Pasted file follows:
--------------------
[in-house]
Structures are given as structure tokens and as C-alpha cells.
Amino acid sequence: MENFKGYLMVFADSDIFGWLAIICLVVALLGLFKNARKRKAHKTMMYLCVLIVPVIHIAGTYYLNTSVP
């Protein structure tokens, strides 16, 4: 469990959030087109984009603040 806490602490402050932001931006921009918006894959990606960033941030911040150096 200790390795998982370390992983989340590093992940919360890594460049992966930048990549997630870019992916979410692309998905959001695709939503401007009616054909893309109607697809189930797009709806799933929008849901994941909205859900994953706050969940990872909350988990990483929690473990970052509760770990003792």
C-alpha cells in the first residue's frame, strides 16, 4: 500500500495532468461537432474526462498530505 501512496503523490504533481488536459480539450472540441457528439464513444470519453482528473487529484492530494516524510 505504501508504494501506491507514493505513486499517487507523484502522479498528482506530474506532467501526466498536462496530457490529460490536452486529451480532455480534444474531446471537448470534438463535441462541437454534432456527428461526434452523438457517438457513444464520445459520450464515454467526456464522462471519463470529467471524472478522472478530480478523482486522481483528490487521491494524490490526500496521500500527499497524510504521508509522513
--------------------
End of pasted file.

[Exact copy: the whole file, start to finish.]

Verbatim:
[in-house]
Structures are given as structure tokens and as C-alpha cells.
Amino acid sequence: MENFKGYLMVFADSDIFGWLAIICLVVALLGLFKNARKRKAHKTMMYLCVLIVPVIHIAGTYYLNTSVP
């Protein structure tokens, strides 16, 4: 469990959030087109984009603040 806490602490402050932001931006921009918006894959990606960033941030911040150096 200790390795998982370390992983989340590093992940919360890594460049992966930048990549997630870019992916979410692309998905959001695709939503401007009616054909893309109607697809189930797009709806799933929008849901994941909205859900994953706050969940990872909350988990990483929690473990970052509760770990003792």
C-alpha cells in the first residue's frame, strides 16, 4: 500500500495532468461537432474526462498530505 501512496503523490504533481488536459480539450472540441457528439464513444470519453482528473487529484492530494516524510 505504501508504494501506491507514493505513486499517487507523484502522479498528482506530474506532467501526466498536462496530457490529460490536452486529451480532455480534444474531446471537448470534438463535441462541437454534432456527428461526434452523438457517438457513444464520445459520450464515454467526456464522462471519463470529467471524472478522472478530480478523482486522481483528490487521491494524490490526500496521500500527499497524510504521508509522513